HOUSE & GARDEN
It wasn’t an auspicious start. Ten minutes into the warm up bike ride, my friend Laura caught a shoelace in the gears and landed in a heap on someone’s front lawn. As she wobbled back to the hotel; barely able to steer well enough to hug the side of the road, I began to doubt the sanity of a six day biking holiday where we were expected to do between 15 and 52 miles a day. Laura hadn’t been on a bike since childhood and although I regularly tootle around Manhattan on a vintage bike doing the shopping and taking scenic trips through Central Park, I wasn’t sure I would be able to keep up the pace either.
Fortunately, neither of us would be called upon to mend a puncture or tweak the gears. The trip I booked was with VBT, one of America’s top cycling companies, who organize 41 trips to 27 destinations worldwide (and 9 destinations in the US). VBT custom-tailors the trip to your needs. You can add on days before and after for sightseeing and they take the stress out of the arrangements. All the equipment is provided, charming local hotels are pre-booked and two guides and a VBT van accompany you and pick up guests from any location, at any time, and ferry you back to your hotel. Along the daily cycle routes, which guests do at their own pace, there are VBT refreshment stops (which Laura and I greeted like two starving refugees) and lunch is provided most days (and sometimes dinner as well). Each morning starts out with a route briefing – maps and detailed instructions are handed out. As one guest remarked: ‘It’s like a daily treasure hunt.’
I had picked a trip rated ‘easy’ that centered on Martha’s Vineyard; a magical 20-mile wide island off the coast of Cape Cod. It was somewhere I had visited briefly 3 years earlier and been entranced by the gently rolling scenery, the huge forest in the middle that I was told was full of bike paths and the fringe of pretty white beaches that laced the edge. Its beauty and remoteness has attracted an unusually high percentage of vacationing presidents – including the Obamas, the Clintons, the Bushes and the Kennedy clan, as well as stars like Meg Ryan, Bill Murray, Oprah, Michael J Fox and James Taylor.
Each part of the island has its own character. Up Island (away from the main ports) is favored by the rich and famous because of its bucolic farmland, low key fishing villages, private beaches and the candy colored cliffs at Aquinnah (similar to those on the Isle of White). The busiest areas are the three toy size ports. The fanciest is Edgartown, an old whaling port filled with grand white clapboard mansions built by wealthy sea captains and ship owners in the 19th century. The liveliest is Oak Bluffs, which is centered around 300 brightly painted gingerbread cottages built by the Methodists as holiday homes. And the sleepiest is Vineyard Haven where Lillian Hellman and Dashiell Hammett once lived and where we disembarked from the Cape Cod ferry. Late Spring and early Autumn are perfect times for cycling here as the weather is high 60s and the roads are free from tourist buses and tourist Vespas.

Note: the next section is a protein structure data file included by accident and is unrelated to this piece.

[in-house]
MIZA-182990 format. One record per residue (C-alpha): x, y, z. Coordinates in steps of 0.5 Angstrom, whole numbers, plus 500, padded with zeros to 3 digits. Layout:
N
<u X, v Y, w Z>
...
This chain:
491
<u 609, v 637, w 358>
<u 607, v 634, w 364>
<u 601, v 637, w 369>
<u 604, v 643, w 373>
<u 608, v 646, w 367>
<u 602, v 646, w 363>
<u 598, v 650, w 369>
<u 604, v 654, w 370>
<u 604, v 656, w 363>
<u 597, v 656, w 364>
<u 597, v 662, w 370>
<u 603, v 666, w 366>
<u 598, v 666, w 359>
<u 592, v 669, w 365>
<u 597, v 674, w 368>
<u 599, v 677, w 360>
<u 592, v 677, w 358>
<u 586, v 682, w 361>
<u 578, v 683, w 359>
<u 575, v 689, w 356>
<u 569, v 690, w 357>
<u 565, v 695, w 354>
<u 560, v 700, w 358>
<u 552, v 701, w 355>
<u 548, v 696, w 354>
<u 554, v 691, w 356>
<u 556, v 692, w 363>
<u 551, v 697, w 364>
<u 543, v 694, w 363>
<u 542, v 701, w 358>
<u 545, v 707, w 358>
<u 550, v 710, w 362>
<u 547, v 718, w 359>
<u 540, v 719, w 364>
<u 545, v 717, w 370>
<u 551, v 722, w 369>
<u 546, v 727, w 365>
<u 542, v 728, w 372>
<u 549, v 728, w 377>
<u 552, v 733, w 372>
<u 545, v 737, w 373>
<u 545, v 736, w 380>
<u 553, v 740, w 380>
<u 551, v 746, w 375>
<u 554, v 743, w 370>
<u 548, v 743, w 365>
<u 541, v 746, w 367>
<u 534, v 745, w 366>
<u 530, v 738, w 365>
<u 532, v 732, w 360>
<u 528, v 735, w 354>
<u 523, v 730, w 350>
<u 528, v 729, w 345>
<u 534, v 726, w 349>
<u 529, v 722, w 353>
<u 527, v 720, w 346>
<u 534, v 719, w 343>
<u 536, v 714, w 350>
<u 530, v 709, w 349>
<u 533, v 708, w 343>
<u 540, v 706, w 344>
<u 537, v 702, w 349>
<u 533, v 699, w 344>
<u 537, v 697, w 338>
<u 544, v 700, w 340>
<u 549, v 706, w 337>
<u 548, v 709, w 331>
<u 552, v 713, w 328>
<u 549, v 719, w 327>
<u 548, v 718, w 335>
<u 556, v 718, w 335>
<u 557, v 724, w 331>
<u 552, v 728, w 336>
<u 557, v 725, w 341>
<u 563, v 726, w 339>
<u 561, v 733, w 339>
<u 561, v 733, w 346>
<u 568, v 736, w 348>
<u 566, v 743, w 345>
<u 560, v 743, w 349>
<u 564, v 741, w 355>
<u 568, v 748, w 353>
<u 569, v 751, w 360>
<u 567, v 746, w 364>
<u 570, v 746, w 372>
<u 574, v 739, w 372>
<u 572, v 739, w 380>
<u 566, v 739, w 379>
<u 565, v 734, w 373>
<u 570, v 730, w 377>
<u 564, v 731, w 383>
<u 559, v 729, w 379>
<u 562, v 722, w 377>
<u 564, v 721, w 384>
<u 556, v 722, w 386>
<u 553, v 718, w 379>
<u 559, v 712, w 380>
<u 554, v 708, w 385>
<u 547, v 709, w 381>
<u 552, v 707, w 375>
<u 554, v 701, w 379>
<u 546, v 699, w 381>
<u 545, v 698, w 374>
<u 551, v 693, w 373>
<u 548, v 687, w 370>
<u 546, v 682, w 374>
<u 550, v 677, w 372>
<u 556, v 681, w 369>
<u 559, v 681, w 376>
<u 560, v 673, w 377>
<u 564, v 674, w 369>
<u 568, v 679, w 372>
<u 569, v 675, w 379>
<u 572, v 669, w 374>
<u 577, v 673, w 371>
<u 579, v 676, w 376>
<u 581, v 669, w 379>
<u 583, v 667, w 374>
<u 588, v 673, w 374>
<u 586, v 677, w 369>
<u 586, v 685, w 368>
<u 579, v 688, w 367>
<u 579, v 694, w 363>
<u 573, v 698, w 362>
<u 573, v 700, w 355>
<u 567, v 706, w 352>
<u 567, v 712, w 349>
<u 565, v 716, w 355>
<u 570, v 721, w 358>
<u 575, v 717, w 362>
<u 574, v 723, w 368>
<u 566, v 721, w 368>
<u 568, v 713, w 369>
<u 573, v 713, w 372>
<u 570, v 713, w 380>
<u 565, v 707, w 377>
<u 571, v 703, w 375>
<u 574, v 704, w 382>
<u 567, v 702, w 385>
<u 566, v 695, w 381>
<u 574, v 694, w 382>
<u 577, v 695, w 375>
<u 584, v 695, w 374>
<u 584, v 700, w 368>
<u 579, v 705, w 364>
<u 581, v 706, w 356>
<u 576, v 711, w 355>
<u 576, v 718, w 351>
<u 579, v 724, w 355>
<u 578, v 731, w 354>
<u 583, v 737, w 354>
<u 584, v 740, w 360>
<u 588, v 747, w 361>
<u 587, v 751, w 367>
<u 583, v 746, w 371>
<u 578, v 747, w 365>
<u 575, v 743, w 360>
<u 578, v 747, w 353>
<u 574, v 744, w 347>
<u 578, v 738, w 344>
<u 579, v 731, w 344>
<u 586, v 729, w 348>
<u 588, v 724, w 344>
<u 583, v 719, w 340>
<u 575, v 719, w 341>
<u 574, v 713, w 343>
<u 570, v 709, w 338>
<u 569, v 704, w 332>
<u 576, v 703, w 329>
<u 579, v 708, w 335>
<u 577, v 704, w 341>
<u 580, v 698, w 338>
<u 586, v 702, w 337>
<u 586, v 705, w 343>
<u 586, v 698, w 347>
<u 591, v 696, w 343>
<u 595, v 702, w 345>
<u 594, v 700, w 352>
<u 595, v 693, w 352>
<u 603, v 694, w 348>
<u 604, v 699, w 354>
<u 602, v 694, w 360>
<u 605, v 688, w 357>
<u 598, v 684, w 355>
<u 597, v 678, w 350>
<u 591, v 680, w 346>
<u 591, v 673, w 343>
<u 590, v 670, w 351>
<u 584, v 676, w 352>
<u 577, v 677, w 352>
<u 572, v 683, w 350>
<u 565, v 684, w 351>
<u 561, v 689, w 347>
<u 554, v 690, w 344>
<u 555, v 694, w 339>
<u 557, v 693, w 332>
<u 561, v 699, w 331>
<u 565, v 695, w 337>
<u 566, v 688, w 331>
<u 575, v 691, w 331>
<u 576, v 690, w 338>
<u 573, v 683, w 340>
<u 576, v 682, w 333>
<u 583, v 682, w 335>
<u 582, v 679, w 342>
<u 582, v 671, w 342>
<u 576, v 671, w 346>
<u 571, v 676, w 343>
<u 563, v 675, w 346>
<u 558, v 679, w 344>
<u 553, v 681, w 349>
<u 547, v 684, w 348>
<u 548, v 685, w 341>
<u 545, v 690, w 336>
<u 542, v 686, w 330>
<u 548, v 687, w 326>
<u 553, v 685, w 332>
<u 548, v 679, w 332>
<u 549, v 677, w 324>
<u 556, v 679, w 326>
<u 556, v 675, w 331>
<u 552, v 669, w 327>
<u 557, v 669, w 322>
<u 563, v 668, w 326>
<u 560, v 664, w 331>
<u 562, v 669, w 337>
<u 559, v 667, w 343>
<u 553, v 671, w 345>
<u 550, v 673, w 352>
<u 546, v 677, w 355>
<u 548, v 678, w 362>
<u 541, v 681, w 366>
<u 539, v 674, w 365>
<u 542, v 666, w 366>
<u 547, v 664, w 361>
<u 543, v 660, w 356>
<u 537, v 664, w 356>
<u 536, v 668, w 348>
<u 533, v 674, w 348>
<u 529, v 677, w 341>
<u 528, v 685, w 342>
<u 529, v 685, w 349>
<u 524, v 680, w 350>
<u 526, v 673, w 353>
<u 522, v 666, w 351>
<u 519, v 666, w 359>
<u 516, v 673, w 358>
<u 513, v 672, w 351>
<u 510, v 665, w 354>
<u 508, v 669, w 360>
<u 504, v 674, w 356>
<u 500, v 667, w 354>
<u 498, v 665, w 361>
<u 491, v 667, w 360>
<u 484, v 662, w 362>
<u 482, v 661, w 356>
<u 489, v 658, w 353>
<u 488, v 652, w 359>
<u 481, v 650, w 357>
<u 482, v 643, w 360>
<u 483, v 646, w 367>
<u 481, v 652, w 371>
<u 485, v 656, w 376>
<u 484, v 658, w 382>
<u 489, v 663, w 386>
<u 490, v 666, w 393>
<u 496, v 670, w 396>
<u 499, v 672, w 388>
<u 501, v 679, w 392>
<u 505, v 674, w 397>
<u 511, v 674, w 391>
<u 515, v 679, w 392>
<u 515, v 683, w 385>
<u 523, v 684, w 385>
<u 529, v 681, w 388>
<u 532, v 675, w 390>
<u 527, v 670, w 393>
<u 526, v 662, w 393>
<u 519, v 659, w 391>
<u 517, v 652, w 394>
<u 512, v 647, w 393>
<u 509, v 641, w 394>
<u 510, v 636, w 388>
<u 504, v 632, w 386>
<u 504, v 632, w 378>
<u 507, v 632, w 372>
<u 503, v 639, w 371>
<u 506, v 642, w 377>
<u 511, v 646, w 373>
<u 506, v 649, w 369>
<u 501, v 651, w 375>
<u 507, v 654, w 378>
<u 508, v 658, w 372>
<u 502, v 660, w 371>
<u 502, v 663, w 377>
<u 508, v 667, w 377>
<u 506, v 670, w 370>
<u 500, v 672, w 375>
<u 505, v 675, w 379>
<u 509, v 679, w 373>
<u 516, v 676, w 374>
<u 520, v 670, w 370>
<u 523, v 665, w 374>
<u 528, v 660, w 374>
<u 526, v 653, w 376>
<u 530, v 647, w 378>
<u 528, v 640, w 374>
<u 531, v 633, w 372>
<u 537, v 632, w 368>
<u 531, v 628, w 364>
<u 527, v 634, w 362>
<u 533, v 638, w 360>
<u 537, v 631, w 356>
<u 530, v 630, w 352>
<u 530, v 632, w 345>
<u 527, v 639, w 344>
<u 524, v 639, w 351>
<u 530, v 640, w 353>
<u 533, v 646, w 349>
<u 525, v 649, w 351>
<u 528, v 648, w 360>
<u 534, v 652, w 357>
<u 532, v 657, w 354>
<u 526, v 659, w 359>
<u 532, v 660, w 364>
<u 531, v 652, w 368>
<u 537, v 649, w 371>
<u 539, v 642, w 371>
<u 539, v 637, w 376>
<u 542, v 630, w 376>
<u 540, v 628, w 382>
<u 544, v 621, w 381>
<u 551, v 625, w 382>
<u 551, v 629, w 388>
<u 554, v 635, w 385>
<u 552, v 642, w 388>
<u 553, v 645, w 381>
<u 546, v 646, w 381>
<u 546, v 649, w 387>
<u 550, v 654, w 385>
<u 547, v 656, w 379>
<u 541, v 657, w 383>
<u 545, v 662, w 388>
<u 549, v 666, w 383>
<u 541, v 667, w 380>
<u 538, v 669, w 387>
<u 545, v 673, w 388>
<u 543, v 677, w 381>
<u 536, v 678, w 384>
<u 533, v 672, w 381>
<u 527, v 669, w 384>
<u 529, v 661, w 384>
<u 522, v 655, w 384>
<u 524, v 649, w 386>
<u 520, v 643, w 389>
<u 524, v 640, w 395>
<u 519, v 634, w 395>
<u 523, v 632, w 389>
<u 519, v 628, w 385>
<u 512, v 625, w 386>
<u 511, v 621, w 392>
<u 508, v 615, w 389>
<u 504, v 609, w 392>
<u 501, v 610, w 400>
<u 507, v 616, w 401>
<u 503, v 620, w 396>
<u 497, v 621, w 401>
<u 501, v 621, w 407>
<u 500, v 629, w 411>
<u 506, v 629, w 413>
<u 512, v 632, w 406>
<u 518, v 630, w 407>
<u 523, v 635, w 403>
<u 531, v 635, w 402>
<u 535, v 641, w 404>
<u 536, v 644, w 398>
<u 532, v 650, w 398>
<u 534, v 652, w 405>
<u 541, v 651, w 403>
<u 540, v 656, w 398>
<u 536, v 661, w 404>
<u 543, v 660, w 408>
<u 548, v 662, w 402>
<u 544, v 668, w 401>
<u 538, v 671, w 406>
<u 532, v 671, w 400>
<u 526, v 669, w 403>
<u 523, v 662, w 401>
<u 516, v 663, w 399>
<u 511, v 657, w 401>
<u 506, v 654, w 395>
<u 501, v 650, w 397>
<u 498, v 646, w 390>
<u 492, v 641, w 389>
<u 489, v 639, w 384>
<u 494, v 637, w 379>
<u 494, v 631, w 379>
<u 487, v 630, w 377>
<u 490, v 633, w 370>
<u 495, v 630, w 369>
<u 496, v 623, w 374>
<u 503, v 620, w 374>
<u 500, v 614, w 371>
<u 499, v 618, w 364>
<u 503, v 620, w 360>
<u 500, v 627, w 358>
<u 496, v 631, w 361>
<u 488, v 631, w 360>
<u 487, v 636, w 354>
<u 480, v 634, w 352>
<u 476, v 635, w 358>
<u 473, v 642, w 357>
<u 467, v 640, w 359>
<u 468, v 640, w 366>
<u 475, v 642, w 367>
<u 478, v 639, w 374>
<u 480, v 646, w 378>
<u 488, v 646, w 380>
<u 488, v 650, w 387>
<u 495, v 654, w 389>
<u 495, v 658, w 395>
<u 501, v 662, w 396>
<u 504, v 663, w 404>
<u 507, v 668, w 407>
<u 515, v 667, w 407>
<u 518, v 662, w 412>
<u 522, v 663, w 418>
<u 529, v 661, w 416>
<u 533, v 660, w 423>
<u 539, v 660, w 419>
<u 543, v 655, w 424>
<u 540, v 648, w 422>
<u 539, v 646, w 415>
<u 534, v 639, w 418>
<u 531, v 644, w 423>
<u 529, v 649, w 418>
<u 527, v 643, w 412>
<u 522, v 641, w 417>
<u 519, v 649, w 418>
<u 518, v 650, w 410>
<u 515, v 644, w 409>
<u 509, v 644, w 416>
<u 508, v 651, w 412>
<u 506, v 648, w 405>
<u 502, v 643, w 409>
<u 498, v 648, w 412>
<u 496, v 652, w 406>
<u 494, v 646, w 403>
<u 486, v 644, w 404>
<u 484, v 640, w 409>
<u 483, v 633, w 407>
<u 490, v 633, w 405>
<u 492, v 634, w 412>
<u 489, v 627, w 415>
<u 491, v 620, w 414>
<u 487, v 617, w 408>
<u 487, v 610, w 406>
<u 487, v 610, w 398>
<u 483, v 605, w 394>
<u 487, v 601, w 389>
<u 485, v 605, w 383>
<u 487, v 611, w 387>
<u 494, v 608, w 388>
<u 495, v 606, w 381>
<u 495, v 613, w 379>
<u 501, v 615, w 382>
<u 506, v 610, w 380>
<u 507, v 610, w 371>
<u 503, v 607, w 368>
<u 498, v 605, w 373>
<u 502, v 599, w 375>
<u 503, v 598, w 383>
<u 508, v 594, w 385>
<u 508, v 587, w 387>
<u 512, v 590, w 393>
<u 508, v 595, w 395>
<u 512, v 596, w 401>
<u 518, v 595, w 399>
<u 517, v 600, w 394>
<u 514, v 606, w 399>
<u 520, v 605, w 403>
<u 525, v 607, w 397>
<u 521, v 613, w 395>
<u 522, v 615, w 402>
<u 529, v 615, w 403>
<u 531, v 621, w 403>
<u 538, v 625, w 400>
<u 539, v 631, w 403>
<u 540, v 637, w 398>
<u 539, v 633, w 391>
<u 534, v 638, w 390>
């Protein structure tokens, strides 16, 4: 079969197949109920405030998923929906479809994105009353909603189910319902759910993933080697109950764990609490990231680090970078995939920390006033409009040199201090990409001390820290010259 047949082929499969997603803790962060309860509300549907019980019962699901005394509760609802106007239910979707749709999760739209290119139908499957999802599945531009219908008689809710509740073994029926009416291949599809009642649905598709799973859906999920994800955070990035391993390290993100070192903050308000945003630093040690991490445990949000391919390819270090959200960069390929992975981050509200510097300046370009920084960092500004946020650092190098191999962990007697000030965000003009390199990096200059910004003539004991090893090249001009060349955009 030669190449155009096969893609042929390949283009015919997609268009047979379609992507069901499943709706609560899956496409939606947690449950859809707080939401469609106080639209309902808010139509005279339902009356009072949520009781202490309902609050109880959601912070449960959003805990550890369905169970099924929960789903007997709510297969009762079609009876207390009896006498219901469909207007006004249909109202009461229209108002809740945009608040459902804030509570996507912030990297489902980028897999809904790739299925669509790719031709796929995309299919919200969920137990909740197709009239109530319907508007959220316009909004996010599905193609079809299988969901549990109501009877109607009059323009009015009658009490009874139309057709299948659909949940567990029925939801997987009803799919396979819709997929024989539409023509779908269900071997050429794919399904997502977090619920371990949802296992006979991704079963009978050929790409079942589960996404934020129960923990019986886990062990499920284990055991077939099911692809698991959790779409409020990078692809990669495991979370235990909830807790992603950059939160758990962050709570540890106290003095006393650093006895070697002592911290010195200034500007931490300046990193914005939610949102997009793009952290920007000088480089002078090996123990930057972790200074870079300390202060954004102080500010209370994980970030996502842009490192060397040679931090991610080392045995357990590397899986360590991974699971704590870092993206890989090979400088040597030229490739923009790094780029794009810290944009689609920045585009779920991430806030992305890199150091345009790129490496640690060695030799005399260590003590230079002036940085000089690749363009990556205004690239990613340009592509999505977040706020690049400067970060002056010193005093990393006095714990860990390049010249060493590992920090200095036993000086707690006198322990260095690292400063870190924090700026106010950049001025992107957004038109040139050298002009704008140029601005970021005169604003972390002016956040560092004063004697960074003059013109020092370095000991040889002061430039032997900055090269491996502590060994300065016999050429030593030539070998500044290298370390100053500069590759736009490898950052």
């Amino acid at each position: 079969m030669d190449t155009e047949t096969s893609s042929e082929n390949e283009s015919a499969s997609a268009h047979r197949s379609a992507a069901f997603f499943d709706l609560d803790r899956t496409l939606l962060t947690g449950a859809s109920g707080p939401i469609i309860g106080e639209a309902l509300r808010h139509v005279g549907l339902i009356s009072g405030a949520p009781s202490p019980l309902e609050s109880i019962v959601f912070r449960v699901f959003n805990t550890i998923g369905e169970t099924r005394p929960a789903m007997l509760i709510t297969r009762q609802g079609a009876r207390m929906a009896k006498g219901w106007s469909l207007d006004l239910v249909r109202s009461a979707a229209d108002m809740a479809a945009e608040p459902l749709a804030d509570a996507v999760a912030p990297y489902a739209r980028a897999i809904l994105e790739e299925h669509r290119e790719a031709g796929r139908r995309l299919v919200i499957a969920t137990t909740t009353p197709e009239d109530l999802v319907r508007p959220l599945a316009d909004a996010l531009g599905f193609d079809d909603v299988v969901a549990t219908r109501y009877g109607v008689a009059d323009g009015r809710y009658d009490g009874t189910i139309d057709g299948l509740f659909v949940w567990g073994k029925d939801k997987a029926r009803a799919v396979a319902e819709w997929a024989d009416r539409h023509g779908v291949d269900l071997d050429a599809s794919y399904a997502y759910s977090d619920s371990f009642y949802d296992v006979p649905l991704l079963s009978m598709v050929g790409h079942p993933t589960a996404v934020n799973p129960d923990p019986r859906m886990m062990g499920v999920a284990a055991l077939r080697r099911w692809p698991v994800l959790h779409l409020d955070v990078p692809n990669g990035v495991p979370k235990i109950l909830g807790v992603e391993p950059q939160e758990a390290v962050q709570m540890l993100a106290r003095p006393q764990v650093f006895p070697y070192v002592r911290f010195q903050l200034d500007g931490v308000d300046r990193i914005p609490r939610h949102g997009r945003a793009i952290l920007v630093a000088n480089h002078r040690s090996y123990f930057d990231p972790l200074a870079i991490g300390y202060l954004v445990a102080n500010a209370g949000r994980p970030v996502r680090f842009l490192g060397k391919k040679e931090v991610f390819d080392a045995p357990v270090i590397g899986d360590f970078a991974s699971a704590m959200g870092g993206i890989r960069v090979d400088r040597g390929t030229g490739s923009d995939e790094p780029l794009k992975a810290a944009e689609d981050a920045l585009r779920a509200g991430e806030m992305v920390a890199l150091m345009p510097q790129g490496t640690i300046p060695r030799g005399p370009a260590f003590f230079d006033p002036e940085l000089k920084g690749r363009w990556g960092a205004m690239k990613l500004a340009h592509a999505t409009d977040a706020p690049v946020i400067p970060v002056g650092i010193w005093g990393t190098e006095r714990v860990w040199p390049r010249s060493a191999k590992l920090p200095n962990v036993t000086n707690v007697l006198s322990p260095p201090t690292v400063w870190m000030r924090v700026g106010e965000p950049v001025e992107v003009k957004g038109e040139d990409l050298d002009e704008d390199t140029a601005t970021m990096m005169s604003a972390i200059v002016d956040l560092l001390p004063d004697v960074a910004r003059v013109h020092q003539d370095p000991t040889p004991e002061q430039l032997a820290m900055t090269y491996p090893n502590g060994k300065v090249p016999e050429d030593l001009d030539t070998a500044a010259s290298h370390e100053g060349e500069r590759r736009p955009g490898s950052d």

Having out-performed all expectations on the previous day, and managed a 25-mile ride along a tree-canopied trail to the Cape Cod National Seashore, we felt we had earned a leisurely day. So, as our fellow bikers sped off to Chappaquiddick to see the historic location where in 1969 Ted Kennedy crashed his political career by driving off a bridge and killing Mary Jo Kopechne, we nursed a pair of artisanal coffees at Vineyard Haven’s Beetlebung Café and then nosed around the surprisingly good selection of local vintage stores. I had heard great things about singer Carly Simon’s Midnight Farm store. And to my great surprise not only was Carly, and co-owner Tamara Weiss, in the store, but also the place was a real find on a par with a London or a New York boutique. After 2 hours shopping, our trunk packs filled to exploding, we cycled the 8 miles back to Edgartown (the VBT base for the trip) as the sun set over the dunes.
The next two days were spent criss-crossing the Manuel F Correllus Forest and visiting the more remote parts of Up Island. Everyone went at their own pace. In our 16-person group, the majority of cyclists were in their late 40s to mid 60s; many had come with other family members or friends, and everyone had a different level of fitness. Among our co-vacationers were an Olympic gold medalist in swimming and his English wife, who both shot off each morning before most of us had read the route instructions. One Kentucky foursome adopted a sprightly pace but fitted in side trips to almost every antiques barn, art gallery and coffee spot en route. The oldest pair in the group were in their 70s. He had done 61,000 miles cycling he estimated – (‘That’s more than I’ve done in my car,’ another guest marveled.) At dinner one night, his wife (one of the more leisurely cyclists in the group) confessed ‘I haven’t really seen him in years.’
At our final supper at the Harbor View Hotel, overlooking the Edgartown lighthouse, everyone agreed that the best thing about this kind of biking vacation is that you experience a place differently. ‘You are smelling, living, breathing the environment. It is freeing and fun. You can stop when you want, eat when you want, It is just a great adventure,’ said John Ord, a private equity company CFO from Colorado. By the end of the week, Laura and I had managed 85 miles in total and felt fitter and more relaxed than when we arrived. Our highlights were the chance encounters – a local woman putting out her washing who stopped to explain that the ‘lace’ stone walls, built by native Americans, were designed to let the wind pass through and the couple in Oak Bluffs who invited us into their gingerbread cottage to view their art. It is easy to see why 75% of VBT customers are repeats.